coral (Anthozoa) It may seem like a simple rock but in reality it is an invertebrate animal and essential in the aquatic world. It is very similar to the anemone. Currently, there are an estimated 70.000 different species of coral that inhabit oceans around the world but are more abundant in the oceans of the southern hermisphere where there are warm and tropical climates.

All these species are divided into two subspecies: Alcyonaria y Zoantharia. Corals of the Alcyonaria subspecies have eight tentacles including soft corals, underwater fans, and sea pens. Those of the subspecies Zoantharia with more than eight tentacles which include all the species that live in coral reefs.

Corals

Coral colony

Features

Coral plays a very important role in creating coral reefs where a great diversity of species of aquatic animals inhabit and protect themselves from other predators. They are also a meeting point for thousands of species, especially fish, to reproduce.

They are not plants, but they are extremely simple animals that lack a backbone, eyes, ears, nose, or limbs. They are symmetrical creatures around a central axis. They are considered sessile since they cannot move from one area to another like other animals to search for food or flee. Therefore, they have tentacles with stinging cells (which sting like a nettle) that are used to feed and protect themselves.

Its life lasts between 3 months to 30 years, depending on the species and its role in the ecosystem. For example, coral species that make up extensive coral reefs such as the Australian live much longer than other solitary coral species.

The size varies between species, the smallest corals can measure between 1 - 3 ml in diameter, while other species can measure between 10 - 25 cm. When they are united in colonies, the corals can form structures up to 4 m in height and grow one meter each year. They can get to "grow" so much that the Great Barrier Reef is visible from space.

The color is due to the zooxanthellae, organisms that live in their tissues and give them different shades of brown, green or orange. If they do not have zooxanthellae, they will look transparent. However some species have various colors such as blue, green, purple, white, orange and yellow.

Hard corals

The body is formed by polyps that are marine invertebrates that in their development take the form of a closed tube at its lower end where it is attached to the rocks or the seabed by means of a peduncle and open at the other end of the mouth surrounded by tentacles . Sometimes it is protected by a hard exoskeleton formed by calcium carbonate to protect the soft polyp.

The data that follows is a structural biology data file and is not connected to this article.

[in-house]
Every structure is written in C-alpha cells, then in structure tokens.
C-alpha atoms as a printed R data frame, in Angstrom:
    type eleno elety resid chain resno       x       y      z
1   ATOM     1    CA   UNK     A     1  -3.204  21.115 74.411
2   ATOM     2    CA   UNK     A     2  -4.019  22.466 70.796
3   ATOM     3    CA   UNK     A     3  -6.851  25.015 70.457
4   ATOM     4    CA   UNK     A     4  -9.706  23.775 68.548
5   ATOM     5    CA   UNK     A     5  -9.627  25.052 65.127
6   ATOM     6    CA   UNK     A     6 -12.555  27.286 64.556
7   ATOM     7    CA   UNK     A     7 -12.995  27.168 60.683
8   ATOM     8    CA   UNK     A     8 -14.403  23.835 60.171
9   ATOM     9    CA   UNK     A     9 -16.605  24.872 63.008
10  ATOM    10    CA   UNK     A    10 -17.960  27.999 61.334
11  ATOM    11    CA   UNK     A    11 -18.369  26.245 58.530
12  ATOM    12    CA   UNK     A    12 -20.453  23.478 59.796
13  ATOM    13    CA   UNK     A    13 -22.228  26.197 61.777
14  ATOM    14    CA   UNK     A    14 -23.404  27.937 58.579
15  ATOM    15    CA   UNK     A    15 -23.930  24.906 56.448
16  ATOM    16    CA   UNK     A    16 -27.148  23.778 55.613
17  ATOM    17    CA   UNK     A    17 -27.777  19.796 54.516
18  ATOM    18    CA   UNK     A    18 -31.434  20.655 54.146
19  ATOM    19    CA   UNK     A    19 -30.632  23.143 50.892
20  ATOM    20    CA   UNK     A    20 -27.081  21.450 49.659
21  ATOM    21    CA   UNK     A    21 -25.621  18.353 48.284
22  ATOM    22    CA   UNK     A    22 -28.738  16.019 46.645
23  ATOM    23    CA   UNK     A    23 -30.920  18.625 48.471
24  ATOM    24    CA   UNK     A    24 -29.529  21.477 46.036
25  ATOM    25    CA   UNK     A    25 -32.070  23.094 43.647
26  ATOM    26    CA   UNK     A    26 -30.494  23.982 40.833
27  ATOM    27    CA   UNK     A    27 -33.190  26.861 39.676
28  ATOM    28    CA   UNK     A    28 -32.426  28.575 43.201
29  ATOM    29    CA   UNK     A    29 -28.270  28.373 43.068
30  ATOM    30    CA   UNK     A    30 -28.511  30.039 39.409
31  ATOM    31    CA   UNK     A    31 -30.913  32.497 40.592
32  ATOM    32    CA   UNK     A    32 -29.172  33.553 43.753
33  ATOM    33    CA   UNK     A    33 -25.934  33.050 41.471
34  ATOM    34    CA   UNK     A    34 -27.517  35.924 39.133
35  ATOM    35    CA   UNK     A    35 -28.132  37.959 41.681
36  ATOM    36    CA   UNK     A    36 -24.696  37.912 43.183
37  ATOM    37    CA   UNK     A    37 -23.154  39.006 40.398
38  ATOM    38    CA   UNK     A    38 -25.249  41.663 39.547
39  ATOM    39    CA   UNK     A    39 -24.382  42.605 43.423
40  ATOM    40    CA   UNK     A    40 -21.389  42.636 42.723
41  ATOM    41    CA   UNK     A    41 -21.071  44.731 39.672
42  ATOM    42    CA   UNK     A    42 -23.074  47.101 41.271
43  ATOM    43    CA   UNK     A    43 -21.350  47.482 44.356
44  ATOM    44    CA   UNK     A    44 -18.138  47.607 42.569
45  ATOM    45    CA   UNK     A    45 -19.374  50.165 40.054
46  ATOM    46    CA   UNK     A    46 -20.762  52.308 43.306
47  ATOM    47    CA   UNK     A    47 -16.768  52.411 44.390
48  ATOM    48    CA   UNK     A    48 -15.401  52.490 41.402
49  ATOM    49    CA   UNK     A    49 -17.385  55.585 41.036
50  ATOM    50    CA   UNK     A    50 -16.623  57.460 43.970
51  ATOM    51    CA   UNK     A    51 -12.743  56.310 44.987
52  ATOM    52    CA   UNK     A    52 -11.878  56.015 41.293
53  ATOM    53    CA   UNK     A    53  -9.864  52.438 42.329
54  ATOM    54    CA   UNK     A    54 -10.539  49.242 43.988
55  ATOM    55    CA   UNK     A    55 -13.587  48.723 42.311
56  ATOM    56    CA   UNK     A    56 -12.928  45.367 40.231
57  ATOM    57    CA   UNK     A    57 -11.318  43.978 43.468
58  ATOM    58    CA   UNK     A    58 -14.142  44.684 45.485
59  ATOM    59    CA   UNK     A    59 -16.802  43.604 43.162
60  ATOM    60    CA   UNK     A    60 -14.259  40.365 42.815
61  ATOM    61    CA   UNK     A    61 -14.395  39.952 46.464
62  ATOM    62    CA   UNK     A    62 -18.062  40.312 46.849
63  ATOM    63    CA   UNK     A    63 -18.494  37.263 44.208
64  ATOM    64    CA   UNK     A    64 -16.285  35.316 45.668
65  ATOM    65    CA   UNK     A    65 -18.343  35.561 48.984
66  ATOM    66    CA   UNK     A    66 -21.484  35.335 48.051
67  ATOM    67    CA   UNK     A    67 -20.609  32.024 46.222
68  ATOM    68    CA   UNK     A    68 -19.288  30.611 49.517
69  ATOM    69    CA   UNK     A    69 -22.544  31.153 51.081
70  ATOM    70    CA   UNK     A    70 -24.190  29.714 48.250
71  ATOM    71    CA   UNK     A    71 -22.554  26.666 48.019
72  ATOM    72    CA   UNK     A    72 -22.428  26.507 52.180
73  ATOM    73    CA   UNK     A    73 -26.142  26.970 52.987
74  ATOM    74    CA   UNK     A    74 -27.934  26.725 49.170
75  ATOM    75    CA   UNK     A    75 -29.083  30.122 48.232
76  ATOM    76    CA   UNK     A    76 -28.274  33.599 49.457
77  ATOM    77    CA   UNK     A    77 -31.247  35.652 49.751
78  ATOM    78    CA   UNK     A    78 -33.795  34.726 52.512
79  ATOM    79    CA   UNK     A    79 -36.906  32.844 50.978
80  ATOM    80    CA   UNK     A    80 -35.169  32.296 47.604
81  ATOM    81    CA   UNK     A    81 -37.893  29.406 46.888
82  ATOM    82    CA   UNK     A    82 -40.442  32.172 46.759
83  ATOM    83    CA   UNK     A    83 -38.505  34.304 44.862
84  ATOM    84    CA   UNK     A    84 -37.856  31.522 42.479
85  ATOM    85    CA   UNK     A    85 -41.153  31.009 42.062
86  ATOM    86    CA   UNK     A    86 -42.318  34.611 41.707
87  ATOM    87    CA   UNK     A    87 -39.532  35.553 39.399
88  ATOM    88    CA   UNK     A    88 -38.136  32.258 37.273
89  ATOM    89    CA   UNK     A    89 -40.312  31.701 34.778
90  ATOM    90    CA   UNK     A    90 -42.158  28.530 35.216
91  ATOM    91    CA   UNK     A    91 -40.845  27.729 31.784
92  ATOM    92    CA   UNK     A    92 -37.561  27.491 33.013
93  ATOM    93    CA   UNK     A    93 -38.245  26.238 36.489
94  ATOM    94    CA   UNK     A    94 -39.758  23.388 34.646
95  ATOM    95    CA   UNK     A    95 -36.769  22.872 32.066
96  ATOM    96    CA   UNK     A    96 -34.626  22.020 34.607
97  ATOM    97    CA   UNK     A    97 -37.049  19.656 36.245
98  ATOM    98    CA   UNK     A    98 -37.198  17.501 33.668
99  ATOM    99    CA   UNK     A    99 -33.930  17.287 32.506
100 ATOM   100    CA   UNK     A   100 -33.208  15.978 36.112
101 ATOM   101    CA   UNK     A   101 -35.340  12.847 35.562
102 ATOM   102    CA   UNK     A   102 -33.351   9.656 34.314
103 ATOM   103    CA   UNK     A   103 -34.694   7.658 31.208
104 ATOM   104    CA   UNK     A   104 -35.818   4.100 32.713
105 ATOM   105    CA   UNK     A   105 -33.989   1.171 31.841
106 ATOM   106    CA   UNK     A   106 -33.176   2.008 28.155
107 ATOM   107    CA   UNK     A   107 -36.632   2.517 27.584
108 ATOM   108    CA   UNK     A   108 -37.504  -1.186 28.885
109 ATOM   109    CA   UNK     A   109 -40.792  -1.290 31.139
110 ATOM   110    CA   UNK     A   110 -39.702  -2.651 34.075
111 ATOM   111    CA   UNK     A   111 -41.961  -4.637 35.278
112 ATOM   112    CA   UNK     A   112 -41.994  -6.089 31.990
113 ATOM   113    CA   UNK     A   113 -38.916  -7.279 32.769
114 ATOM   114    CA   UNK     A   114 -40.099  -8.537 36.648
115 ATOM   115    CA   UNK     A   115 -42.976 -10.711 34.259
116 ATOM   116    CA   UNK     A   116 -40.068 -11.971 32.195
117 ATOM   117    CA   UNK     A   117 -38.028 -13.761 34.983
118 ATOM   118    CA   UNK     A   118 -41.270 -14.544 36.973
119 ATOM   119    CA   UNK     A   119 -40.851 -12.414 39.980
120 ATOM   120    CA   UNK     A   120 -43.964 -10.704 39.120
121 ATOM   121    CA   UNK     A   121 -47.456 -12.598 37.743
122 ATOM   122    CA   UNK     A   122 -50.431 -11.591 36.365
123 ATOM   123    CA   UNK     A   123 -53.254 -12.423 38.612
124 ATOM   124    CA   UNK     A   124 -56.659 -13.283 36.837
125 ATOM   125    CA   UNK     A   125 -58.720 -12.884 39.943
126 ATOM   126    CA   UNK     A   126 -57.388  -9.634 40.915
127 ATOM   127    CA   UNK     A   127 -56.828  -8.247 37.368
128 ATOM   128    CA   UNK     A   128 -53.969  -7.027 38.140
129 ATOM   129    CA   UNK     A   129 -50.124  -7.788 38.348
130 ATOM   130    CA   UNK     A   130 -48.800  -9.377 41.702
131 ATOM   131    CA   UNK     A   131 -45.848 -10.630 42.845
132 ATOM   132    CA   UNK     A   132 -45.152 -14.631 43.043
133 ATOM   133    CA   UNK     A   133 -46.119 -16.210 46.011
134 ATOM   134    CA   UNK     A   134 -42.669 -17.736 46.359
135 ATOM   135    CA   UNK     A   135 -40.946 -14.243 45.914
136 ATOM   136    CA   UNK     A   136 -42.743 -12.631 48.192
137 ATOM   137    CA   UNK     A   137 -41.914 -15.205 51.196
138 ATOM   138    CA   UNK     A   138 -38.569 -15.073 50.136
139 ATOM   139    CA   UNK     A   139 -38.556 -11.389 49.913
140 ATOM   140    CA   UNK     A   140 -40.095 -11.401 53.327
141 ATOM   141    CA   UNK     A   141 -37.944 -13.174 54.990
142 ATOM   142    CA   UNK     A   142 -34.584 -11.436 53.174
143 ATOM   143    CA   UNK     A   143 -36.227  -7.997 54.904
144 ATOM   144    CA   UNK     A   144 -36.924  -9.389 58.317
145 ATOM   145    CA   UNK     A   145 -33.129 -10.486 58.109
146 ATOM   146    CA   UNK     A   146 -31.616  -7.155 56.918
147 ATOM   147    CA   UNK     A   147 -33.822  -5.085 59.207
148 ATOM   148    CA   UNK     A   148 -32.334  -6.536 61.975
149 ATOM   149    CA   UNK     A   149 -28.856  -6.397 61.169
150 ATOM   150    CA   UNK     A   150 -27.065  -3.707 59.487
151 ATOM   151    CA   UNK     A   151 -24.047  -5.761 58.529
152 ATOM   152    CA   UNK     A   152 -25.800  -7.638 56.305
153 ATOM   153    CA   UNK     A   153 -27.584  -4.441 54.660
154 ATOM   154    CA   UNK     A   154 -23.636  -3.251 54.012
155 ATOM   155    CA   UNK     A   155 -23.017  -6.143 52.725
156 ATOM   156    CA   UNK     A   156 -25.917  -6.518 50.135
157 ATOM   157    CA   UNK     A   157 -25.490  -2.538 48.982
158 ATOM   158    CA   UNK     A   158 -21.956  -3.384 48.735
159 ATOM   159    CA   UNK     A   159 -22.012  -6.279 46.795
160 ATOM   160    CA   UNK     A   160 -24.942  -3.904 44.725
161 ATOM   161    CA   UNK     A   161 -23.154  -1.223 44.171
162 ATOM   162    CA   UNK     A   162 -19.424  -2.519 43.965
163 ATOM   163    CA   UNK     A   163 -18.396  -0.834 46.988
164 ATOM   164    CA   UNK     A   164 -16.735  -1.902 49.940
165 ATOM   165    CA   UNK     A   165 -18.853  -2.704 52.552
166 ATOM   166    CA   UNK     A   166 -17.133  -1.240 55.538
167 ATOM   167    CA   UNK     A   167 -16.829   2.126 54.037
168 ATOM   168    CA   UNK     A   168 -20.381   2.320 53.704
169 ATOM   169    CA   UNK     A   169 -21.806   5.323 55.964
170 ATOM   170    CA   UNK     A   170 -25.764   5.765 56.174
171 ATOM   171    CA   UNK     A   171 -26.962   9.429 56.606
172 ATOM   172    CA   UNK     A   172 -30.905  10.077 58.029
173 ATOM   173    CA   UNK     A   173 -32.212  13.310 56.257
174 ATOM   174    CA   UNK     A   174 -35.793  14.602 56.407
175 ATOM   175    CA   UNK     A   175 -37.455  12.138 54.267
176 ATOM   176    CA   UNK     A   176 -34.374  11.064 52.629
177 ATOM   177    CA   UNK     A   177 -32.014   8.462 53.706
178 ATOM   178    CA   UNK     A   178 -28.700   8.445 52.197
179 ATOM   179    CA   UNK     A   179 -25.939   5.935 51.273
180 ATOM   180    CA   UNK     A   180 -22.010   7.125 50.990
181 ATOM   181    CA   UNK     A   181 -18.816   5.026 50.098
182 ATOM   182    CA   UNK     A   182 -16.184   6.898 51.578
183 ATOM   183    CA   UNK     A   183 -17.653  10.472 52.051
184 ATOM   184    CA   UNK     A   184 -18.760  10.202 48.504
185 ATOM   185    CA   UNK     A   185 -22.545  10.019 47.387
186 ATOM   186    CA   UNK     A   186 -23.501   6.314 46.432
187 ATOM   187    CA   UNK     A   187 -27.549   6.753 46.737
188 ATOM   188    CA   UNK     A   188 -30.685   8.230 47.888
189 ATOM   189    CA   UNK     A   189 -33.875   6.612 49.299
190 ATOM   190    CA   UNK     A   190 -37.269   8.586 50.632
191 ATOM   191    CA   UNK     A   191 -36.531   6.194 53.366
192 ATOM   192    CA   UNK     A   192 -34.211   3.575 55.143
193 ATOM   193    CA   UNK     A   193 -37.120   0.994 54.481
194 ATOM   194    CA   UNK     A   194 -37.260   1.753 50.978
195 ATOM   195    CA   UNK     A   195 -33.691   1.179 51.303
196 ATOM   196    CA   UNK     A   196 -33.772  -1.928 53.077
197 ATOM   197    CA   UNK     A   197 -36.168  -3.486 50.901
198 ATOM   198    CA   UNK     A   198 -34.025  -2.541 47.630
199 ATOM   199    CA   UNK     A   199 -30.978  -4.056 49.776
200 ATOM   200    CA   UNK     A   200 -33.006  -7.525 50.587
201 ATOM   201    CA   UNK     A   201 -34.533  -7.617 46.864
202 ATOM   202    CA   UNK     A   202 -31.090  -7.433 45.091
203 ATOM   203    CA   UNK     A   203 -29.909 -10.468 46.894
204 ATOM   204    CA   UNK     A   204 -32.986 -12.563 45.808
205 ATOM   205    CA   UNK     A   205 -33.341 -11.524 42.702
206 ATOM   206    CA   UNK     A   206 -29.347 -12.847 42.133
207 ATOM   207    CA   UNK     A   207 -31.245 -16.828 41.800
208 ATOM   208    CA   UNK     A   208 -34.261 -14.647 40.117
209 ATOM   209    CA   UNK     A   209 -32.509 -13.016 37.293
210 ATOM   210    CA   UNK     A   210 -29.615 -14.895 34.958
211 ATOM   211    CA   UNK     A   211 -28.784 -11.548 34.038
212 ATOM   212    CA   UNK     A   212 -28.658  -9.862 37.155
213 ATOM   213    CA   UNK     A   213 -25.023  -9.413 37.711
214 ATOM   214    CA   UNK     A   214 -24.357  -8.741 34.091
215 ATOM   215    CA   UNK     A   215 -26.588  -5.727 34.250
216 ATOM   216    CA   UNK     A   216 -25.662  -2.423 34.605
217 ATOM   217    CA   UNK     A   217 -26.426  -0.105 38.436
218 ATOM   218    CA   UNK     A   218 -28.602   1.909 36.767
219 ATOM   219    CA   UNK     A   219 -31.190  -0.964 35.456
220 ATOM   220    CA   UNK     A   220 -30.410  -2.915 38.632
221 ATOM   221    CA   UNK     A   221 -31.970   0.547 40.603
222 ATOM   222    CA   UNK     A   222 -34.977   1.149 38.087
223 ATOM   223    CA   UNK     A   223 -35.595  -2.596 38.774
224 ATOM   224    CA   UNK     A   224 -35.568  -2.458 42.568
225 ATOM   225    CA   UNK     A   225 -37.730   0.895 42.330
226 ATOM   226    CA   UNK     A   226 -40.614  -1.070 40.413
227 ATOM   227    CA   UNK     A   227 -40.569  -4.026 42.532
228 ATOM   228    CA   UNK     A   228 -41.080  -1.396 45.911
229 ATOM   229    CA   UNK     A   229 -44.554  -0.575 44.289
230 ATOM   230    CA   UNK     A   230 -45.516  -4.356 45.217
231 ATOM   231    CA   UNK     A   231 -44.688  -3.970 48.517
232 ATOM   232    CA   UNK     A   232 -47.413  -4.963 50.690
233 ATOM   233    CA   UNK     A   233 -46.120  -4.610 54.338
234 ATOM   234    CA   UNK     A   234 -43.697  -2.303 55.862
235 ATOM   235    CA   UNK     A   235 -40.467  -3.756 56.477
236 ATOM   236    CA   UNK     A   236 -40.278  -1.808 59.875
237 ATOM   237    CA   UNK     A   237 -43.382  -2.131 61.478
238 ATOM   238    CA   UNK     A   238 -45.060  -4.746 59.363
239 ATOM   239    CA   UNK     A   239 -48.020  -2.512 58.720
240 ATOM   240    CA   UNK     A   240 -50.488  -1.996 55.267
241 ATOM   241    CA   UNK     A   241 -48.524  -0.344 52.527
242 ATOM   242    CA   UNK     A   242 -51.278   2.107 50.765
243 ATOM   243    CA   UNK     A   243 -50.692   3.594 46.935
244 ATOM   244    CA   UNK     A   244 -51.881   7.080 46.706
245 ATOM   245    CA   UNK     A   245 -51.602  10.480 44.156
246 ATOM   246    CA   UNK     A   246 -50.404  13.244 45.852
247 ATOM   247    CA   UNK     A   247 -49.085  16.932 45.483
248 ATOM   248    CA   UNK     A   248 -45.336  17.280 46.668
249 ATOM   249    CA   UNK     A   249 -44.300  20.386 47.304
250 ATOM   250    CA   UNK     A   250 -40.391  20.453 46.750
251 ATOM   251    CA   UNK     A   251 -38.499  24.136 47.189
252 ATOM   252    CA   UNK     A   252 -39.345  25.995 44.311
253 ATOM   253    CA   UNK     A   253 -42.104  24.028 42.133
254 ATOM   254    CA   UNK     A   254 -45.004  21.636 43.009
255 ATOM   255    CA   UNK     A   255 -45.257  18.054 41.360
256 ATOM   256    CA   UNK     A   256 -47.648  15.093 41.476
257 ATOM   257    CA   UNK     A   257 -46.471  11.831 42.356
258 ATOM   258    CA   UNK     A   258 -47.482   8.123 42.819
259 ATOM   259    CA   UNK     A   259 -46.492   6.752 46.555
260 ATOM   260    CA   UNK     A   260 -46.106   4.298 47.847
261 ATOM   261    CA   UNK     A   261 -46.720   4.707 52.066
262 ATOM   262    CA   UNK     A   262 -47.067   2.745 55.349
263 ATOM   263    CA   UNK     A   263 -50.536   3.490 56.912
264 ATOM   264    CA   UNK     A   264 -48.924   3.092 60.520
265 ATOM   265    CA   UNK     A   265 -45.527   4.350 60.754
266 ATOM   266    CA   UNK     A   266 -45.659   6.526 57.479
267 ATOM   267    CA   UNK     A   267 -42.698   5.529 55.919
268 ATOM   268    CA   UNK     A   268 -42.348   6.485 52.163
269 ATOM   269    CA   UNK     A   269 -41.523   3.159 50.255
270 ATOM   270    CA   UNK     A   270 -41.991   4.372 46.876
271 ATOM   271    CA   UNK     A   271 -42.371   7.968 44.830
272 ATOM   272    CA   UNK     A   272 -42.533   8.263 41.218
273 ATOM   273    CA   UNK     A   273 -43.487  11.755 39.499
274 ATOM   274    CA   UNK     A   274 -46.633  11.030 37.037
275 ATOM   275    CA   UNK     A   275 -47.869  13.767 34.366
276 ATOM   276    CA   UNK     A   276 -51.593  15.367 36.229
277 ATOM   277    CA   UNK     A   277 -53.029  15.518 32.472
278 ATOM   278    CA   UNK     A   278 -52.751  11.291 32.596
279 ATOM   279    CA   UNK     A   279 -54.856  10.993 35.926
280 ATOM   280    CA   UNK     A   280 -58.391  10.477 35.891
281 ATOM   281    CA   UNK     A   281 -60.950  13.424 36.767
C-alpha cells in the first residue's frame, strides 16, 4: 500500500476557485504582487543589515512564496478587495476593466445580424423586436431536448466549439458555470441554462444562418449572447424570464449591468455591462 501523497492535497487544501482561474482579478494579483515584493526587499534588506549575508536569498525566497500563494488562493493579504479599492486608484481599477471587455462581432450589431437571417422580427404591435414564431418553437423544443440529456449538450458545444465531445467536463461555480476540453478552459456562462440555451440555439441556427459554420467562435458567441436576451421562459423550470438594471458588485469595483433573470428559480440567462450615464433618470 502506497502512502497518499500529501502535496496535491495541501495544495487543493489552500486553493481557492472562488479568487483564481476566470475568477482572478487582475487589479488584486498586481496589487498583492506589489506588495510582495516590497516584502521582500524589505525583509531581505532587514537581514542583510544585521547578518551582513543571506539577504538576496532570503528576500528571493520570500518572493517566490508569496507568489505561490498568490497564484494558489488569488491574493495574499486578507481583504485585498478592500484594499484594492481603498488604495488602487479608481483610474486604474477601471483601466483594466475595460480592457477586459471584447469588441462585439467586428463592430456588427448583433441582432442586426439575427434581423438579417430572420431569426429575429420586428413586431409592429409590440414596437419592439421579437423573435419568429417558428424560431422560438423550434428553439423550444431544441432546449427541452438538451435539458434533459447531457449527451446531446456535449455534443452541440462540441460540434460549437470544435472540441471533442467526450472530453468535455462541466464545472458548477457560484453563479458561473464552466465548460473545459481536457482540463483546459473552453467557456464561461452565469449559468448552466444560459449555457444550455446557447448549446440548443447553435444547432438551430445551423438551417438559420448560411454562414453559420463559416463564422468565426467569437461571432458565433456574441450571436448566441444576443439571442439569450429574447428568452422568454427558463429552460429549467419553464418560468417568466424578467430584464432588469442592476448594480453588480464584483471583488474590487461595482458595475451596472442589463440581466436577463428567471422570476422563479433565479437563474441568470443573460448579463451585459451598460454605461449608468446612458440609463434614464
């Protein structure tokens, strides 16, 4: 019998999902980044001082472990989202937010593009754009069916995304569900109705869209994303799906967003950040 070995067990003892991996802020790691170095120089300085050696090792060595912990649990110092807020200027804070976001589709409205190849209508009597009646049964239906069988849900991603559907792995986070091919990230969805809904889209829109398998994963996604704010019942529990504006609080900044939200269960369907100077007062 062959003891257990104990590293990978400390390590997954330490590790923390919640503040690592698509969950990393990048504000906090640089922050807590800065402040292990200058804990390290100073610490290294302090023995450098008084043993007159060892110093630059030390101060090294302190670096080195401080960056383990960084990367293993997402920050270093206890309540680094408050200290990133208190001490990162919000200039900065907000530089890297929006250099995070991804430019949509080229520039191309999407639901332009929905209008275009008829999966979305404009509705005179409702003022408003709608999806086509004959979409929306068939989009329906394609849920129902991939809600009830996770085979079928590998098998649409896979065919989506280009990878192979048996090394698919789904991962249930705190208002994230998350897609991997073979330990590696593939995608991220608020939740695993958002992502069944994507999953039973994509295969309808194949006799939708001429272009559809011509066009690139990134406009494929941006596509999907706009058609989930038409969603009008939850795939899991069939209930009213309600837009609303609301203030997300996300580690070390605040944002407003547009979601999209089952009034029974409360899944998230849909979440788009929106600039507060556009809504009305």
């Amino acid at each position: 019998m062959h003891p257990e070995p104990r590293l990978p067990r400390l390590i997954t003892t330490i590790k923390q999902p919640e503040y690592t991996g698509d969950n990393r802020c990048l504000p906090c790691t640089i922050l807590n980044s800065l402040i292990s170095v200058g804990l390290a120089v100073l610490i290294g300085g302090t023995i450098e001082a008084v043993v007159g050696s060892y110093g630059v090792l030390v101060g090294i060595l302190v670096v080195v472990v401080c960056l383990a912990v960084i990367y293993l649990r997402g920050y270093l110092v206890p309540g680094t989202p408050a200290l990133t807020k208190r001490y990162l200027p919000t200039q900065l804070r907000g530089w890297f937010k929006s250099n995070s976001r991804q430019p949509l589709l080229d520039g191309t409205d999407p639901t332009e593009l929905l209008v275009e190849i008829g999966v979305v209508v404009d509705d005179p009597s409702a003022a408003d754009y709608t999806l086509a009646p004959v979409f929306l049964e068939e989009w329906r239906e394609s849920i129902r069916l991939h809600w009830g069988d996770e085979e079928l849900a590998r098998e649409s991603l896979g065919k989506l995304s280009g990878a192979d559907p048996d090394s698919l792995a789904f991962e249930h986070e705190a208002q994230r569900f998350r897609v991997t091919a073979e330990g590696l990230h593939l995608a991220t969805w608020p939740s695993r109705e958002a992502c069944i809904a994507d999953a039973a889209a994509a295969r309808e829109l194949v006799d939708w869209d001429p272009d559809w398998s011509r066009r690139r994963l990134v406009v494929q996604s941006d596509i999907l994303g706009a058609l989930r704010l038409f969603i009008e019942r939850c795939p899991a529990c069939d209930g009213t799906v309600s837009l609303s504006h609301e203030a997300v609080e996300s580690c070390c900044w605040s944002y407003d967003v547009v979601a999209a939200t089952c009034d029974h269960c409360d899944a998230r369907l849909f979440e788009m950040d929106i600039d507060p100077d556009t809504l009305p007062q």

Soft corals

Soft corals lack an exoskeleton to protect them, but they do have slightly hardened, resistant and elastic tissues. They can branch out, some adopt a figure similar to the horns of a deer.

Habitat

Coral is found in tropical and subtropical waters throughout the entire planet. However, there are also species that inhabit the polar areas. Reef formations are located in the tropical and subtropical areas of the Indo-Pacific and the western Atlantic Ocean.

As all living things depend a lot on sunlight, that is why they live in shallow waters (less than 60 m) and crystalline. However, there are always exceptions with some species of coral that can live at depths of up to 3.000 m that have adapted to their environment.

Reef corals are very close to the surface and prefer areas with strong waves because they carry food and oxygen.

Coral reef

Coral reef

Food

The polyp feeds on a wide variety such as plankton or small fish. They hunt their prey by extending their tentacles to immobilize or kill it using their nematocysts, which are cells that carry venom that is released by a spike as soon as it comes into contact with other organisms. Once the prey has been captured it is moved towards the mouth by its tentacles.

Once the prey has been digested by the stomach, it is reopened, this time expelling the waste through the mouth and returning to the cycle again.

Predators

Coral predators include starfish, sea slugs, and sea snails.

Reproduction